Excitotoxicity induction assay
MNs were incubated in the neuronal maintenance medium supplemented with 20 μM monosodium glutamate (Sigma-Aldrich) and 100 μM l-trans-pyrrolidine-2,4-dicarboxylic acid (PDC, Sigma-Aldrich) for 5 days, changing the medium every other day. After 5 days of incubation, we obtained images of the treated MNs and non-treated control MNs. The data obtained at the end of the experiment were normalized to the starting oxidation values, measured before the glutamate addition, to describe the changes that emerged during the experiment.
Graphs and statistical analyses were performed in GraphPad Prism, version 9.2.0 (https://www.graphpad.com/scientifc-sofware/prism/). Statistical analyses were performed using Welch t-test for single-pair comparisons or one-way ANOVA with post hoc Tukey’s or Dunnett’s tests for multiple comparisons, where applicable.
The datasets used and/or analyzed during the current study are available from the corresponding authors on reasonable request.
Dias, V., Junn, E. & Mouradian, M. M. The role of oxidative stress in Parkinson’s disease. J. Parkinsons. Dis. 3, 461–491 (2013).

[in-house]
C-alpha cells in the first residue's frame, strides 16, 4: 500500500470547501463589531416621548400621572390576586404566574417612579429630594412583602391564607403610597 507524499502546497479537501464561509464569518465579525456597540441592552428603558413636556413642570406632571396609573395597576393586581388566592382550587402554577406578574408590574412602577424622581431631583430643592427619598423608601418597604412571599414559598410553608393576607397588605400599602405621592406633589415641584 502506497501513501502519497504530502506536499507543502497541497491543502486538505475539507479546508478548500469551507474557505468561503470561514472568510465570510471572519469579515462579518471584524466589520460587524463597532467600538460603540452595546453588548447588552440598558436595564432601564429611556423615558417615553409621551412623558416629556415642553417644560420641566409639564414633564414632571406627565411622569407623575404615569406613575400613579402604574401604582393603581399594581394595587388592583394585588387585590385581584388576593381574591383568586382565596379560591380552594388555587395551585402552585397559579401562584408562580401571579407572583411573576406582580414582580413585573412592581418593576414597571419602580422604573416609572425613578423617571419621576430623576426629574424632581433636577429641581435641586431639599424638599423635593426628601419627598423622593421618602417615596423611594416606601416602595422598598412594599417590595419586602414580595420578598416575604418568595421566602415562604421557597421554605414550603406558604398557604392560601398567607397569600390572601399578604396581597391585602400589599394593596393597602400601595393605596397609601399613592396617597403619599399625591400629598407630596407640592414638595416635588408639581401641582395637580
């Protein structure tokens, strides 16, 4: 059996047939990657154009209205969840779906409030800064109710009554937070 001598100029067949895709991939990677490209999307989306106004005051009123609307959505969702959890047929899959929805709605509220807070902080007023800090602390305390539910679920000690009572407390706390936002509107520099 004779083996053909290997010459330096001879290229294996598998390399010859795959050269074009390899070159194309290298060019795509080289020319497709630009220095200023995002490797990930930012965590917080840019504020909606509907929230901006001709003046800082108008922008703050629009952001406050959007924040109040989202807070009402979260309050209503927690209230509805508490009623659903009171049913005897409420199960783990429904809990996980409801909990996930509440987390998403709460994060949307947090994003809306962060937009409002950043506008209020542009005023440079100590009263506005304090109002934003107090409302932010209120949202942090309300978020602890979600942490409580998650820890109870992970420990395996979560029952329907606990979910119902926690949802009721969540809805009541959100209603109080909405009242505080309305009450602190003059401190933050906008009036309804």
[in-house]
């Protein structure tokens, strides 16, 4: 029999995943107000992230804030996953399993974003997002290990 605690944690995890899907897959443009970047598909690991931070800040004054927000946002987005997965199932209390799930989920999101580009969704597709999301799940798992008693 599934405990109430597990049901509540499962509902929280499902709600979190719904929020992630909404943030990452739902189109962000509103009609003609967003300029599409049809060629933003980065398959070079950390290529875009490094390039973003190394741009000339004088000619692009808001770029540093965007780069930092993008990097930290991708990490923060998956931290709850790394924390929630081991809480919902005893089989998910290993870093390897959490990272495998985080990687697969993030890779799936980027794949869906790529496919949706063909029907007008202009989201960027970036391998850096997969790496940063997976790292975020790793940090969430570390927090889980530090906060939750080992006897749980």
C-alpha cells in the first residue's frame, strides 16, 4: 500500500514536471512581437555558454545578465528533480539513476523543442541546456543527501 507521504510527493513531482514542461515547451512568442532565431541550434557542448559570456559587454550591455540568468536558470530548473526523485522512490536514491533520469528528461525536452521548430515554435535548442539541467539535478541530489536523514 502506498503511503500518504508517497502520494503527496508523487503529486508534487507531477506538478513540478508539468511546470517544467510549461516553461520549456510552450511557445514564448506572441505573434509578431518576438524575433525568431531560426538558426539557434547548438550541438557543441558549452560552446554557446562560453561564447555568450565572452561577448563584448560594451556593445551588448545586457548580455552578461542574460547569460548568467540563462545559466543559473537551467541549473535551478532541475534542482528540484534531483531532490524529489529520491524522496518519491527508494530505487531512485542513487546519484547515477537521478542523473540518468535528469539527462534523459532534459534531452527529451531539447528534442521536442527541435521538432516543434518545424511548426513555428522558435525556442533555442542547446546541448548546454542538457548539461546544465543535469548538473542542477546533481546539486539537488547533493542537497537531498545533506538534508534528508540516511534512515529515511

Barber, S. C. & Shaw, P. J. Oxidative stress in ALS: Key role in motor neuron injury and therapeutic target. Free Radic. Biol. Med. 48, 629–641 (2010).
Chinta, S. J. & Andersen, J. K. Redox imbalance in Parkinson’s disease. Biochim. Biophys. Acta Gen. Subj. 1780, 1362–1367 (2008).
Esposito, S. et al. Redox-sensitive GFP to monitor oxidative stress in neurodegenerative diseases. Rev. Neurosci. 28, 133–144 (2017).
Malkus, K. A., Tsika, E. & Ischiropoulos, H. Oxidative modifications, mitochondrial dysfunction, and impaired protein degradation in Parkinson’s disease: How neurons are lost in the Bermuda triangle. Mol. Neurodegener. 4, (2009).
Machiela, E. et al. The interaction of aging and cellular stress contributes to pathogenesis in mouse and human huntington disease neurons. Front. Aging Neurosci. 12, 524369 (2020).
Ustyantseva, E. I., Medvedev, S. P. & Zakian, S. M. Studying ALS: Current approaches, effect on potential treatment strategy. Adv. Exp. Med. Biol. 1241, 195–217 (2020).
Rosen, R. D. et al. Mutations in Cu/Zn superoxide dismutase gene are associated with familial amyotrophic lateral sclerosis. Nature 362, 59–62 (1993).
Chen, H., Kankel, M. W., Su, S. C., Han, S. W. S. & Ofengeim, D. Exploring the genetics and non-cell autonomous mechanisms underlying ALS/FTLD. Cell Death Differ. 25, 646–660 (2018).